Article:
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Diary of a Madman (Legacy Edition) Original recording remastered, Extra tracks

2.7 out of 5 stars 79 customer reviews

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Frequently Bought Together

  • Diary of a Madman (Legacy Edition)
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Total price: CDN$ 30.95
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Product Details

  • Audio CD (May 31 2011)
  • Number of Discs: 2
  • Format: Original recording remastered, Extra tracks
  • Label: Epic/Legacy
  • Other Editions: Audio CD  |  Audio Cassette  |  LP Record
  • Average Customer Review: 2.7 out of 5 stars 79 customer reviews
  • Amazon Bestsellers Rank: #22,661 in Music (See Top 100 in Music)
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Disc: 1
1. Over The Mountain
2. Flying High Again
3. You Can’t Kill Rock And Roll
4. Believer
5. Little Dolls
6. Tonight
7. S.A.T.O.
8. Diary Of A Madman
Disc: 2
1. I Don’t Know
2. Crazy Train
3. Believer
4. Mr. Crowley
5. Flying High Again
6. Revelation (Mother Earth)
7. Steal Away (The Night)
8. Suicide Solution
9. Iron Man
10. Children Of The Grave
See all 11 tracks on this disc

Product Description

Product Description

Digitally remastered and expanded edition of this classic album from the Metal legend. 2011 marks the 30th anniversary of Ozzy's second solo release, Diary Of A Madman. This landmark album took metal in a new direction in the early 1980's, inspiring new generations of rock bands and fans. Restored and remastered from the original tapes for this definitive edition, this hard rock masterpiece showcases Ozzy's musical collaboration with late guitar hero Randy Rhoads. Disc Two features a previously unreleased bonus disc Ozzy Live. This live CD showcases the power and intensity of an Ozzy Osbourne performance with legendary guitarist Randy Rhoads at his side and the solid rhythm section of Tommy Aldridge (drums) and Rudy Sarzo (bass).


The second album of Ozzy Osbourne's solo career, Diary of a Madman was his last to feature the talents of guitarist Randy Rhodes, who died in a plane crash soon after the disc's release. While it's not as furious as Osbourne's first solo album, Blizzard of Ozz, it still captures Ozzy's maniacal glory. Highlights include "Over the Mountain" and the kinetic "Flying High Again," which benefit as much from Rhodes's blistering musicianship as from Ozzy's heavy, melodic songwriting. Some of the disc is burdened with overly sappy passages and obligatory ballads, but overall, Diary of a Madman is required listening for the well-heeled metalhead. The 2002 remastered reissue includes the bonus B-side, "Flying High Again" single, a live version of "I Don't Know." Following a spat between band members, the parts played originally by bassist Bob Daisley and drummer Lee Kerslake have been recorded over.I>--Jon Wiederhorn --This text refers to an alternate Audio CD edition.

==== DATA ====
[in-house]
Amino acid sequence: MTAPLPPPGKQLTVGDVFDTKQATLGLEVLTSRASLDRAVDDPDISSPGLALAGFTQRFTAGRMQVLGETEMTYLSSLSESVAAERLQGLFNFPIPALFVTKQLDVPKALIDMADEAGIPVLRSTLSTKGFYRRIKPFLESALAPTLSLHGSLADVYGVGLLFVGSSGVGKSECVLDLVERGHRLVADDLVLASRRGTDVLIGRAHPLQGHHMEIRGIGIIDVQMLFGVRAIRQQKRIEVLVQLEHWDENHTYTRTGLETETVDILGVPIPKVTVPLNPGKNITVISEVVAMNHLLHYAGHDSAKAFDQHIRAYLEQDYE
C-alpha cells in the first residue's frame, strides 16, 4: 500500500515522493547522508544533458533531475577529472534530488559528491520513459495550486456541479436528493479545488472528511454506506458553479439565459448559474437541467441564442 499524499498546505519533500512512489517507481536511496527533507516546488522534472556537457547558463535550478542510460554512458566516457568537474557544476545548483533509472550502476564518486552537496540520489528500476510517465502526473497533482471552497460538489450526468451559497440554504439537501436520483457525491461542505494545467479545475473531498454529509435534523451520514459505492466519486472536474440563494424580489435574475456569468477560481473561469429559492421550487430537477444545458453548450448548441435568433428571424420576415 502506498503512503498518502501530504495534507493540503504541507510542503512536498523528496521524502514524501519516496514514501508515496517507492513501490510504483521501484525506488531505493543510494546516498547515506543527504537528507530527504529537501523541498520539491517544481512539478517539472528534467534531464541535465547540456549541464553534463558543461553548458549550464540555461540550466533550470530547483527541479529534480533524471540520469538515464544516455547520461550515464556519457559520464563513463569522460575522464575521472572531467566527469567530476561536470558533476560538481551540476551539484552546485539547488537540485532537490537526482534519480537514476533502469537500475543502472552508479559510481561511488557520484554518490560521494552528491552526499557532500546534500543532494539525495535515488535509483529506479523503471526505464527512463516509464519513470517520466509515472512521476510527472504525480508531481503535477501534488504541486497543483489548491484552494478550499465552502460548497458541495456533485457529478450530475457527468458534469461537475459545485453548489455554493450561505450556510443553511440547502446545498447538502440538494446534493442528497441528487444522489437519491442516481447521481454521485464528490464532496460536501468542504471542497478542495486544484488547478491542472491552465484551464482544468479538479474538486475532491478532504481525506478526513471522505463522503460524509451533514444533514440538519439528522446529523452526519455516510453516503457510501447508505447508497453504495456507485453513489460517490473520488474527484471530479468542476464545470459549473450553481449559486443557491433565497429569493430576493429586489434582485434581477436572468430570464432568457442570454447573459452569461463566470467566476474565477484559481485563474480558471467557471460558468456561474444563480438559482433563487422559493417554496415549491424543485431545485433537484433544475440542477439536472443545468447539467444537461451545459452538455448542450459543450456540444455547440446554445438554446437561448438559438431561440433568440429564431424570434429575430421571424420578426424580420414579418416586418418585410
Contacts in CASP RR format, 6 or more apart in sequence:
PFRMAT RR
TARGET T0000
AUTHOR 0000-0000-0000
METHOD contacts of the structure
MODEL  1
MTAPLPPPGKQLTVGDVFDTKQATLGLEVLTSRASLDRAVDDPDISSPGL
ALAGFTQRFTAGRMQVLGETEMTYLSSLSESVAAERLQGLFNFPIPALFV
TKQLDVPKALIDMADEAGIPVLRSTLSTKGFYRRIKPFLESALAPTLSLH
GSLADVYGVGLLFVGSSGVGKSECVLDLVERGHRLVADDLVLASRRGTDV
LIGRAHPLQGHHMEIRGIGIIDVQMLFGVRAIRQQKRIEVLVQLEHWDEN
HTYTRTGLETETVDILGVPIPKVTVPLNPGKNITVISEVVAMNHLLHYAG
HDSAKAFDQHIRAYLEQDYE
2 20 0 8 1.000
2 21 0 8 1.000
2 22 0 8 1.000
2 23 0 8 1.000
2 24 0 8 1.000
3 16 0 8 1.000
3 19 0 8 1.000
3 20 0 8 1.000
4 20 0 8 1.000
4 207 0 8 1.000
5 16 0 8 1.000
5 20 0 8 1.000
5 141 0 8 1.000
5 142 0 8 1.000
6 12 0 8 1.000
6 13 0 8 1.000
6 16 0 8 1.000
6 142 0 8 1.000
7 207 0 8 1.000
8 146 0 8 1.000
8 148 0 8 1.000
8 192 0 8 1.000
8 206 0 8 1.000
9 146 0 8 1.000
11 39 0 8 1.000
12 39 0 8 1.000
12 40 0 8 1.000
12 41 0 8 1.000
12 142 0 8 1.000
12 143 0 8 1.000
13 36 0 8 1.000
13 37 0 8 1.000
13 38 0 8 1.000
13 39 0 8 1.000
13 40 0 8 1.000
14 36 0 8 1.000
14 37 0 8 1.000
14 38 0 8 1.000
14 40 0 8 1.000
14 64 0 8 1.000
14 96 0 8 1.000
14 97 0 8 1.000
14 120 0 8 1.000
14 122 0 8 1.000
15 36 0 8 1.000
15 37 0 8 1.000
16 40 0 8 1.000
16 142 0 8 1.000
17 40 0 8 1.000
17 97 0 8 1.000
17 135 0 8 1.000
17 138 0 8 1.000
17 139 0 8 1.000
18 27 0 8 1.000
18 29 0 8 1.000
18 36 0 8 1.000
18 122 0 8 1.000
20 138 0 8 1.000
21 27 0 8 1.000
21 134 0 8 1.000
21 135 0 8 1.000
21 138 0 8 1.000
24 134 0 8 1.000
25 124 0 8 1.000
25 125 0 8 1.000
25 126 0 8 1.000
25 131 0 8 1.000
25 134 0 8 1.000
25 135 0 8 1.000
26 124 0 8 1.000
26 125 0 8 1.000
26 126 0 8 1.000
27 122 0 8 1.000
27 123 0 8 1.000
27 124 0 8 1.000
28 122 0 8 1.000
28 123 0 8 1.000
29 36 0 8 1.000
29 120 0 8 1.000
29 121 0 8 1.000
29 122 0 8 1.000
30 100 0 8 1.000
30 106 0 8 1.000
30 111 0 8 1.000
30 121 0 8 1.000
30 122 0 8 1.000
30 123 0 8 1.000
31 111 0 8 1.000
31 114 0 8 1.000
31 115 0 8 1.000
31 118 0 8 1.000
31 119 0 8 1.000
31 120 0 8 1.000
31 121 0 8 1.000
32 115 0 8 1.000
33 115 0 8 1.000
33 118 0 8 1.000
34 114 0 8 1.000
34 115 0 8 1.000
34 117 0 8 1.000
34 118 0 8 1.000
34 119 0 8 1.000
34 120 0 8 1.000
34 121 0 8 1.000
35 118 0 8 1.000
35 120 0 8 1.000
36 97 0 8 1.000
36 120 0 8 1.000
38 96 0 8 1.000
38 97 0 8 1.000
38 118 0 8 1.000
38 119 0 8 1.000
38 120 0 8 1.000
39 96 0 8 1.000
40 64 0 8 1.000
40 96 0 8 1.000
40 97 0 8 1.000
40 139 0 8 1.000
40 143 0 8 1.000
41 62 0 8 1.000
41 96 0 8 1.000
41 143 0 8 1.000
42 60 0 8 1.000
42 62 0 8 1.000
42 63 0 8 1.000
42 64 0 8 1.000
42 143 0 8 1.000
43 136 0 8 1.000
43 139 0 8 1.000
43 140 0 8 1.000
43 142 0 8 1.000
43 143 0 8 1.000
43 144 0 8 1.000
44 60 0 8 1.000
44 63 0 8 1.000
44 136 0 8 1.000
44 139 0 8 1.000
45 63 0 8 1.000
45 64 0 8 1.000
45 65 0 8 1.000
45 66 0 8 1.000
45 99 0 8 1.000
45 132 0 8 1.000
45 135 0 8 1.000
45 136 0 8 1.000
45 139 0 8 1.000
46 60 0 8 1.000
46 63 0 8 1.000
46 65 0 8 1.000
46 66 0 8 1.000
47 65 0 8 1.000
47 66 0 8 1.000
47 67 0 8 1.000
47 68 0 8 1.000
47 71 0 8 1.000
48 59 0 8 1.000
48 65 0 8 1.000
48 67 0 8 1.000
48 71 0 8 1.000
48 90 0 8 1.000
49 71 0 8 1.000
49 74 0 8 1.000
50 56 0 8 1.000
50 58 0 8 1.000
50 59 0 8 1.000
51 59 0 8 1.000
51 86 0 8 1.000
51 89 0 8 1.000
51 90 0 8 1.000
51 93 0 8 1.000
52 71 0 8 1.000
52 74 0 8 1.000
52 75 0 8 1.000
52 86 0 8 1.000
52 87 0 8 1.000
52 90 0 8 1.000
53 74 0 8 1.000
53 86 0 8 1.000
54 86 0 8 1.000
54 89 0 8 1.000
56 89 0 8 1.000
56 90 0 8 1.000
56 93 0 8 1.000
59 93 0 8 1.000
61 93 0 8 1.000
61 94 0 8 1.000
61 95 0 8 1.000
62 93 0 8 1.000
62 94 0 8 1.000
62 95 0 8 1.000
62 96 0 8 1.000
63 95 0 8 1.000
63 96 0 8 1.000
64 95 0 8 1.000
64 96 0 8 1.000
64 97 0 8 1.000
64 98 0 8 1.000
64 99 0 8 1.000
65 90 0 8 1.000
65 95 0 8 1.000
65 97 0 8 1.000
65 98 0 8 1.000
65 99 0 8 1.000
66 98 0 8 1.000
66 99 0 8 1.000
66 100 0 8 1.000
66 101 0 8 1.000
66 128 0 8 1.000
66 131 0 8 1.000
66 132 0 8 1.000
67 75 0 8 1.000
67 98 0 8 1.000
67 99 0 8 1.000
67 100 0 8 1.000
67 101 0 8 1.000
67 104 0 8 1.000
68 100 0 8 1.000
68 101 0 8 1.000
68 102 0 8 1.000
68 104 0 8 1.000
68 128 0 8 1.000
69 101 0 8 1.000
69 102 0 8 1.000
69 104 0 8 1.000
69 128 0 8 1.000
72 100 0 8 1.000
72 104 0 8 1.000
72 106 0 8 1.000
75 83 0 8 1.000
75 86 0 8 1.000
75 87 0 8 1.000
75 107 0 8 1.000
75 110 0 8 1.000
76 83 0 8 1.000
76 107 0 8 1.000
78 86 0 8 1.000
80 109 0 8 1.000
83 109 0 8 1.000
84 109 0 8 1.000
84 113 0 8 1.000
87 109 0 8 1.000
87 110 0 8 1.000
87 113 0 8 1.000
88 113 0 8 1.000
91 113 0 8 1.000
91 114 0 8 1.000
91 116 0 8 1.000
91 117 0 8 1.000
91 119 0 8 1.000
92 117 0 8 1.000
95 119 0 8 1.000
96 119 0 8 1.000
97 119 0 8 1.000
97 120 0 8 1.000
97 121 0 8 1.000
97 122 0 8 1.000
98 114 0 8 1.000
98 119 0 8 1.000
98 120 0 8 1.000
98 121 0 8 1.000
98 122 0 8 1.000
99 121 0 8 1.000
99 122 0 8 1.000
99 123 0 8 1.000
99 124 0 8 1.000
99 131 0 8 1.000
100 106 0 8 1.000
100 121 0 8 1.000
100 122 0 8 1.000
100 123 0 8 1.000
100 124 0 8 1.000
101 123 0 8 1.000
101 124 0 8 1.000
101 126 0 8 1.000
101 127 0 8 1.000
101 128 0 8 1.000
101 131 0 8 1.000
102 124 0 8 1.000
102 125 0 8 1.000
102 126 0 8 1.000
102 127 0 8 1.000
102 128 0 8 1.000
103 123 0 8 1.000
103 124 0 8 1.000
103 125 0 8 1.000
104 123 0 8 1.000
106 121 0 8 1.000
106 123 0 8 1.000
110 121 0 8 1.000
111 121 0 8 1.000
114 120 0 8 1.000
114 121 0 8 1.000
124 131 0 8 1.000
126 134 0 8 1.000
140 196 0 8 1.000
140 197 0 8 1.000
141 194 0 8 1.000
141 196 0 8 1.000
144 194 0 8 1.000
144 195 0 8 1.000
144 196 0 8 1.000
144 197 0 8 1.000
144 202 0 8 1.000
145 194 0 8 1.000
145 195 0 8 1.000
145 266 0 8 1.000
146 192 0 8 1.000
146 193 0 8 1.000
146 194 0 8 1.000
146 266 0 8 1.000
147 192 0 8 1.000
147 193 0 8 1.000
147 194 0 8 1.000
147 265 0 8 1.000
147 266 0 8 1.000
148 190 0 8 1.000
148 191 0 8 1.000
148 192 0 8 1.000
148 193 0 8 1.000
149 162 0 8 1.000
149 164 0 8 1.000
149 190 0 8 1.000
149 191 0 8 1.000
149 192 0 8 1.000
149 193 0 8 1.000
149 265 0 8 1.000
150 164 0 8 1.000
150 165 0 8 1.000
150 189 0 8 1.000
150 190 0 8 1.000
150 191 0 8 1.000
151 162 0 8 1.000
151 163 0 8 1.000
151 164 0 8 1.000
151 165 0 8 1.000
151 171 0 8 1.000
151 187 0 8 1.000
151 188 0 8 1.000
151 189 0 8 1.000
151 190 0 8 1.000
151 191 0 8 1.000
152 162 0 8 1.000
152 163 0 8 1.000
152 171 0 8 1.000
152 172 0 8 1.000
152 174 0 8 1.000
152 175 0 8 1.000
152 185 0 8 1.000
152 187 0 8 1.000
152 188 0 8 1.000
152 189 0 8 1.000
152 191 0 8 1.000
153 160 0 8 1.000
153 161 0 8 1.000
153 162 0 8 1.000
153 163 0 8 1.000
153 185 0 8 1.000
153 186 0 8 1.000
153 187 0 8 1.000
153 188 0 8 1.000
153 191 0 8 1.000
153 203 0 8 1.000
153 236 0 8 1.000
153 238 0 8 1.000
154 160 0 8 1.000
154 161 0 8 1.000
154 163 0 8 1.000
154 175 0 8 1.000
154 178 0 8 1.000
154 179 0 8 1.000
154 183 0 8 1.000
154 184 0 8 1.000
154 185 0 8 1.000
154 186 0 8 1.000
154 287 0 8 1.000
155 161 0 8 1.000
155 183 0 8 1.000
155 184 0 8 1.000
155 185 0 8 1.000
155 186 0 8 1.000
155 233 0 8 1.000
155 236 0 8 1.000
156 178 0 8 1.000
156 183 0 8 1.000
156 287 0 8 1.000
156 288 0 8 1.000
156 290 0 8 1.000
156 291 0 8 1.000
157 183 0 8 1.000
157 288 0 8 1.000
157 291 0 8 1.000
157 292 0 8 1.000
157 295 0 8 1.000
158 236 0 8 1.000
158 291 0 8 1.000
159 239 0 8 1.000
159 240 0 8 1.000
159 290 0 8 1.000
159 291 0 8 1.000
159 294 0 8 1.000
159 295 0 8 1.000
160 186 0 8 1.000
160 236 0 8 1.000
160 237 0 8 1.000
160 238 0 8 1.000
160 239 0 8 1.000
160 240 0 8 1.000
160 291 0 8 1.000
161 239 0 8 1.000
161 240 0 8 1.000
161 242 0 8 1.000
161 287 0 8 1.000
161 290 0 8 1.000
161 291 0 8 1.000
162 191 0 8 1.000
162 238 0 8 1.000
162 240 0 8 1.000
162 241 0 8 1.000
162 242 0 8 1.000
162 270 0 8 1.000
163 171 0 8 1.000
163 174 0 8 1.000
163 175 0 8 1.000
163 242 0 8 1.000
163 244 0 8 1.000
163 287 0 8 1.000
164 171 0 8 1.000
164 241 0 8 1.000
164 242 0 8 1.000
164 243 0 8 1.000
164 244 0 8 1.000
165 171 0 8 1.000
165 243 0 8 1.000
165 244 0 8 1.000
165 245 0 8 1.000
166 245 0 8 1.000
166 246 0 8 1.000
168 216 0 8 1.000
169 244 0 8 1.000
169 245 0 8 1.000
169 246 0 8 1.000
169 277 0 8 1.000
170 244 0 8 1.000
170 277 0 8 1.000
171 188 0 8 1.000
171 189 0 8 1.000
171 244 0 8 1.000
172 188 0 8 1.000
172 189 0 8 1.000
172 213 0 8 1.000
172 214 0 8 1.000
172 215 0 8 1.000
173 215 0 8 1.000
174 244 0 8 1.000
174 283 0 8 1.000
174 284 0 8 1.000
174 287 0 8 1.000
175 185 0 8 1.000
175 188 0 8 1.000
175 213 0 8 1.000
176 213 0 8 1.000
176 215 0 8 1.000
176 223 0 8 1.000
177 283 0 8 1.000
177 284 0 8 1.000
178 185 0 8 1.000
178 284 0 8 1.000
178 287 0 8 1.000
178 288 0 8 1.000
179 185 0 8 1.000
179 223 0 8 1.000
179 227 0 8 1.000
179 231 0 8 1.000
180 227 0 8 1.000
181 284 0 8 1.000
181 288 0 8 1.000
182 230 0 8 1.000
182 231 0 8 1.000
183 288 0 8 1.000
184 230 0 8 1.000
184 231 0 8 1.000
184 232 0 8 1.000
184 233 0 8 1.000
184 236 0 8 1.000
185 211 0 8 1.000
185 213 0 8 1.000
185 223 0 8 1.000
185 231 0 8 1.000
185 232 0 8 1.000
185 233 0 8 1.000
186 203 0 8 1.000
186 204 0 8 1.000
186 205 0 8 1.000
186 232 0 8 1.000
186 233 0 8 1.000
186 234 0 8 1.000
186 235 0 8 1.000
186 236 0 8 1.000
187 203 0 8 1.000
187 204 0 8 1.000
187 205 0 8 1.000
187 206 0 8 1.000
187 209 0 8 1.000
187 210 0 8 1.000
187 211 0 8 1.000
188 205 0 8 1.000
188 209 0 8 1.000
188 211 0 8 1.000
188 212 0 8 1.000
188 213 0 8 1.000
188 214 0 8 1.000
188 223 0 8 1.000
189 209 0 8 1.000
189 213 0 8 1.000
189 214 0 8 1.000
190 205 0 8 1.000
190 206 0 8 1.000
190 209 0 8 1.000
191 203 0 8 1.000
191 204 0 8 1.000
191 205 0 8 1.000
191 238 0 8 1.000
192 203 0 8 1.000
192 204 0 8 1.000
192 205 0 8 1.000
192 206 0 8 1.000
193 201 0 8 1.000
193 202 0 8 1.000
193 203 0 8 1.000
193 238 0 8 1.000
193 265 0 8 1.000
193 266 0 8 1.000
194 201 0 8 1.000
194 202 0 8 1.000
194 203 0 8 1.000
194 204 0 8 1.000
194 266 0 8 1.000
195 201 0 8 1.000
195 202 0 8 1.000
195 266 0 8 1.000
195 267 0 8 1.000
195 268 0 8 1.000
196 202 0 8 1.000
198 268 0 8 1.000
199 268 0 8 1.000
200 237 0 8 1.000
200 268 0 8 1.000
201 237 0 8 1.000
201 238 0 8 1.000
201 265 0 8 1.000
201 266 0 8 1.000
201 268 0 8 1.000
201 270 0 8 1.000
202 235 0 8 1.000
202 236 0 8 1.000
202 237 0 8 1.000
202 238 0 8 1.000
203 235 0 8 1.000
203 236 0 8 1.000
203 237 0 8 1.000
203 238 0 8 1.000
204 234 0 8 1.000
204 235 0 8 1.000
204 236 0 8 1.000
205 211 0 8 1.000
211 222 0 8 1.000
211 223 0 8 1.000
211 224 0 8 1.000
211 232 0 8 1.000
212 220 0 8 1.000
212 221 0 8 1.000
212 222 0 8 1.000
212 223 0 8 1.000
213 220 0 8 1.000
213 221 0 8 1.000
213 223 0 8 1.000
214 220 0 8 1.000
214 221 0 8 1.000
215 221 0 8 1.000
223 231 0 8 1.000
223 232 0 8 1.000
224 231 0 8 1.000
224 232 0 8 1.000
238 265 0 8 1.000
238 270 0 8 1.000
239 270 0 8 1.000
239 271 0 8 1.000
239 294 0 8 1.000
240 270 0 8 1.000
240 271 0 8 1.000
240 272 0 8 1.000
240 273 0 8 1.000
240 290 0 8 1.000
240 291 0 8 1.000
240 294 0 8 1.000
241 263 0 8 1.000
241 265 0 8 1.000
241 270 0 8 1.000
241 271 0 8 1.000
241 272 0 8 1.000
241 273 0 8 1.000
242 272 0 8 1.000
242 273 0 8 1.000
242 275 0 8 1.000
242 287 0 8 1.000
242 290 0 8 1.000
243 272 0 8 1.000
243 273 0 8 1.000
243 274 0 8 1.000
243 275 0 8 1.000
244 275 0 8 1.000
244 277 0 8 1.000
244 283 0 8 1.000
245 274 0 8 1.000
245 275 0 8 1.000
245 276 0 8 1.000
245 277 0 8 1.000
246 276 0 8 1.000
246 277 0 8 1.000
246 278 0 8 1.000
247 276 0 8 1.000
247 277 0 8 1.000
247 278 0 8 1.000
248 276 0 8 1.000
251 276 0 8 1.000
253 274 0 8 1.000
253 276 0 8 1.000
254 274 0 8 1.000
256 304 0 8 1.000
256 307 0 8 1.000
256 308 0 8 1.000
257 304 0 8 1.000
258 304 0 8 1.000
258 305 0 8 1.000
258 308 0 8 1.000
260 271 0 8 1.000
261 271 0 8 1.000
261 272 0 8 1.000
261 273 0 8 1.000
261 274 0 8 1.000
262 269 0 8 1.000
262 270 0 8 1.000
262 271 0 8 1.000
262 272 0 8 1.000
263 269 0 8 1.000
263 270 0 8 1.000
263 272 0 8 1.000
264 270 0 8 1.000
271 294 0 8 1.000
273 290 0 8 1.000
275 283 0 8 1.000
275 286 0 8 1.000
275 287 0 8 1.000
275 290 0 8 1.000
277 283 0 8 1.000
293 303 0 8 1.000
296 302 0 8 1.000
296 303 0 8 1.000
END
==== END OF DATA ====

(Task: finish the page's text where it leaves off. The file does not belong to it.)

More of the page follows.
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Customer Reviews

Top Customer Reviews

By LeBrain HALL OF FAMETOP 100 REVIEWER on June 18 2011
Format: Audio CD
When Ozzy and Sharon first reissued this album (and Blizzard) with bonus tracks back 'round the turn of the millenium, it was a travesty. Y'see folks, Sharon's a great manager, there is no doubt out that. But she also holds legendary grudges. So when original band members Lee Kerslake and Bob Daisley had the audacity to sue the Osbournes for unpaid royalties, they responded by erasing their bass and drum parts on the last reissue, and having them replaced by Rob Trujillo and Mike Bordin. See my scathing review for details.

You can't mess with a classic (cough cough George Lucas) so I'm pleased to report that Ozz and Sharon have done the right thing, and reissued the original Diary of a Madman. It didn't sound right otherwise.

Diary and Blizzard are my favourite two Ozzy albums, with Diary getting the edge for being less overplayed and a tad on the heavier side. Riffmongers will fall to their knees upon hearing the monstrous "Over The Mountain". "You Can't Kill Rock And Roll" displays some of Randy's most impressive fretwork alongside a melody that simply kills. "Tonight" is possible my favourite song, a beautiful dramatic ballad-like piece anchored by Daisley's catchy bass work. You can't go wrong with the adrenaline pounding "S.A.T.O.". And the closing title track looms ominously over the end of a life cut tragically short.